Rabbinic Hebrew


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Rabbinic Hebrew

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In rabbinic Hebrew aleph-shin-resh means to confirm, attest, validate, as seen in the Talmudic saying, Havrakh mit, asher (with an aleph); itasher (with an ayin, meaning wealth), lo te'asher--"If people say your friend is dead, credit it; if they say he has become rich, don't credit it" (TB Gittin 30b).
The Hebrew is generic rabbinic Hebrew, and one may agree with Leopold Zunz's assessment of the language of PRE as dating to the Geonic period.
His books became the fundamental guides to Christian study of biblical and rabbinic Hebrew and of Jewish texts, Judaism, and Jews, until the nineteenth century.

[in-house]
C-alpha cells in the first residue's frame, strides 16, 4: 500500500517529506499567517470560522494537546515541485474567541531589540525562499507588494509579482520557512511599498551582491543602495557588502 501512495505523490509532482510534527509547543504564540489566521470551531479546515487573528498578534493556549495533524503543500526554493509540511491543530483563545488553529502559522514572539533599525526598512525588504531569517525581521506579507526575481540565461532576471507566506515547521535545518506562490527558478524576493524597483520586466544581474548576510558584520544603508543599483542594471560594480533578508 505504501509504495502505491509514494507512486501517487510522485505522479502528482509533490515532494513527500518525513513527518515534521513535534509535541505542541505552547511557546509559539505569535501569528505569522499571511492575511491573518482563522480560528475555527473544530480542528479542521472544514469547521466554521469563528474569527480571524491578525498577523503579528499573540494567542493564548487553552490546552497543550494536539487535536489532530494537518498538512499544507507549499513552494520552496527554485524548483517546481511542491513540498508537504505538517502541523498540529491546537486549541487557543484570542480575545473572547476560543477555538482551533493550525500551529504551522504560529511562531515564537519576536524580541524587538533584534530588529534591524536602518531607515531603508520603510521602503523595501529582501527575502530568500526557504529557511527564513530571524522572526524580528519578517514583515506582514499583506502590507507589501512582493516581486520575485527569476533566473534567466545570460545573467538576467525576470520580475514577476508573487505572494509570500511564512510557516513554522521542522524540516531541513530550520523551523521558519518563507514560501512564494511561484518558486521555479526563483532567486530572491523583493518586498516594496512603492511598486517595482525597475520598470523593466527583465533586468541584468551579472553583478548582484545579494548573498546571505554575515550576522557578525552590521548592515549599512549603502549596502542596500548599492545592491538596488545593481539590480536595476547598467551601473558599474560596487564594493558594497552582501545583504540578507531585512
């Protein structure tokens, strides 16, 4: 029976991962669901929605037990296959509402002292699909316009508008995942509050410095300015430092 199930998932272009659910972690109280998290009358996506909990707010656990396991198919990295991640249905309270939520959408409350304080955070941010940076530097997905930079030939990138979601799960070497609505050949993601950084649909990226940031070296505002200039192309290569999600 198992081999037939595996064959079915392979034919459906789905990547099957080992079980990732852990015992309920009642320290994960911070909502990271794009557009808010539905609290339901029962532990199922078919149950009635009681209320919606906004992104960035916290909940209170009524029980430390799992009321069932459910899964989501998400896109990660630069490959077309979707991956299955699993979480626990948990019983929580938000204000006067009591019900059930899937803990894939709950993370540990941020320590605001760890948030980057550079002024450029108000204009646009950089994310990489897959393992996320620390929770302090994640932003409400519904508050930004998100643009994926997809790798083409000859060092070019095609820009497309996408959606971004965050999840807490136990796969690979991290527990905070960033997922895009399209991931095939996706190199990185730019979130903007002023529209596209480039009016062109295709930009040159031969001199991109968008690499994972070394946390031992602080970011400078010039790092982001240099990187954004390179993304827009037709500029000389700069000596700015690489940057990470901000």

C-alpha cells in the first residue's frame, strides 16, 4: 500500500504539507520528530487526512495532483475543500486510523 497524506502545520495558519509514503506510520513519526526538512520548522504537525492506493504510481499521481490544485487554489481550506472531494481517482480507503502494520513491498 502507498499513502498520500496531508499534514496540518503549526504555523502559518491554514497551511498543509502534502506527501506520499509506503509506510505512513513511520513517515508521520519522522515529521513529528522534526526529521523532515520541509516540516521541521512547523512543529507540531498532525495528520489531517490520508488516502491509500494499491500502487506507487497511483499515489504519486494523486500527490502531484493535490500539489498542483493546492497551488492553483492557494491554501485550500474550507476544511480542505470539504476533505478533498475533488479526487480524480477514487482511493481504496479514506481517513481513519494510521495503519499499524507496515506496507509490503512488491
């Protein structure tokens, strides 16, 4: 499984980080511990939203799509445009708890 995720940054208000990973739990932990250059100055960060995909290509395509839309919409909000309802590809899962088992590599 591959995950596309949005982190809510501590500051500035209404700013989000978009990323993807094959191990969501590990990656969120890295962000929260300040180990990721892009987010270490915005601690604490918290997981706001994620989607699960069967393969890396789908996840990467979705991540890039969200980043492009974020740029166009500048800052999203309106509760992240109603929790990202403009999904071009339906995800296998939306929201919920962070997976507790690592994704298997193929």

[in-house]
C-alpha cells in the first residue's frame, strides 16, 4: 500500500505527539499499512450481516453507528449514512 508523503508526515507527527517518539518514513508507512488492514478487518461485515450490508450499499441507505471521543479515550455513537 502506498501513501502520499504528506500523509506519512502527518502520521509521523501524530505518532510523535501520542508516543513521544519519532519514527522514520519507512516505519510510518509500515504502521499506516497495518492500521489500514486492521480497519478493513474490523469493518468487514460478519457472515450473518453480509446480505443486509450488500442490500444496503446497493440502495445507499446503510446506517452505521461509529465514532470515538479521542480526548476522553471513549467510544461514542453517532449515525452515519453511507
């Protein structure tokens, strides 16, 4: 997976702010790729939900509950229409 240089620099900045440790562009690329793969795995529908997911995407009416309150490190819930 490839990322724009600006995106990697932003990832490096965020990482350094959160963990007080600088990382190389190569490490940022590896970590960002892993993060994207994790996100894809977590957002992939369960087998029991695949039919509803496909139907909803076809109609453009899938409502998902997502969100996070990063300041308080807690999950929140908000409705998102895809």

Similar explanations are not given for developments between biblical and modern Hebrew, that is for neo- or rabbinic Hebrew.
The range of Gordon's linguistic endeavors is vast: from biblical and rabbinic Hebrew, to classical Greek and Latin, and on to ancient Aramaic and, above all, Akkadian.
The author notes that Hame'asef's writers and editors deliberately hearkened back to biblical Hebrew in creative writing, as opposed to rabbinic Hebrew, which they regarded as lacking unity.
Thus in Rabbinic Hebrew, the noun drk may mean either "road, path, custom" or "right, prerogative.
There are also occasional comments on grammar and vocabulary of the Hebrew text which are completely unnecessary and only reveal the problems of the author with rabbinic Hebrew (e.